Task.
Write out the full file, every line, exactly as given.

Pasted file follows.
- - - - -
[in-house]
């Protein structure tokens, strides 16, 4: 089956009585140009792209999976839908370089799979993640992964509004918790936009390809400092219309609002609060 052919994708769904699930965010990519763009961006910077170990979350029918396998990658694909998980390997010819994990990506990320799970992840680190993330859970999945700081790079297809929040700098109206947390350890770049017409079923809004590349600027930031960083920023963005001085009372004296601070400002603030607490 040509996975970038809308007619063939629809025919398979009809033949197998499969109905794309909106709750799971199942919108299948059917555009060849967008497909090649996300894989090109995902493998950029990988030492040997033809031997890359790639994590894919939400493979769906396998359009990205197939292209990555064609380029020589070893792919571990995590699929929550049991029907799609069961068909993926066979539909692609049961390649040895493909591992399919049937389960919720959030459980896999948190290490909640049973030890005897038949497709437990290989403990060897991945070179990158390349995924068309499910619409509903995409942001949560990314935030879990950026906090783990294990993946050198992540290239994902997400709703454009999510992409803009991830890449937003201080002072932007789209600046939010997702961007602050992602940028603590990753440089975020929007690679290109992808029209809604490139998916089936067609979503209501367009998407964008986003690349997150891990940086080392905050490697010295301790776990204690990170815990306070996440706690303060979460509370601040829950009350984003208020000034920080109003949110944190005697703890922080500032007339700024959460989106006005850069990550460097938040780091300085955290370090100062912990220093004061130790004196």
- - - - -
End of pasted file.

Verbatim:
[in-house]
């Protein structure tokens, strides 16, 4: 089956009585140009792209999976839908370089799979993640992964509004918790936009390809400092219309609002609060 052919994708769904699930965010990519763009961006910077170990979350029918396998990658694909998980390997010819994990990506990320799970992840680190993330859970999945700081790079297809929040700098109206947390350890770049017409079923809004590349600027930031960083920023963005001085009372004296601070400002603030607490 040509996975970038809308007619063939629809025919398979009809033949197998499969109905794309909106709750799971199942919108299948059917555009060849967008497909090649996300894989090109995902493998950029990988030492040997033809031997890359790639994590894919939400493979769906396998359009990205197939292209990555064609380029020589070893792919571990995590699929929550049991029907799609069961068909993926066979539909692609049961390649040895493909591992399919049937389960919720959030459980896999948190290490909640049973030890005897038949497709437990290989403990060897991945070179990158390349995924068309499910619409509903995409942001949560990314935030879990950026906090783990294990993946050198992540290239994902997400709703454009999510992409803009991830890449937003201080002072932007789209600046939010997702961007602050992602940028603590990753440089975020929007690679290109992808029209809604490139998916089936067609979503209501367009998407964008986003690349997150891990940086080392905050490697010295301790776990204690990170815990306070996440706690303060979460509370601040829950009350984003208020000034920080109003949110944190005697703890922080500032007339700024959460989106006005850069990550460097938040780091300085955290370090100062912990220093004061130790004196």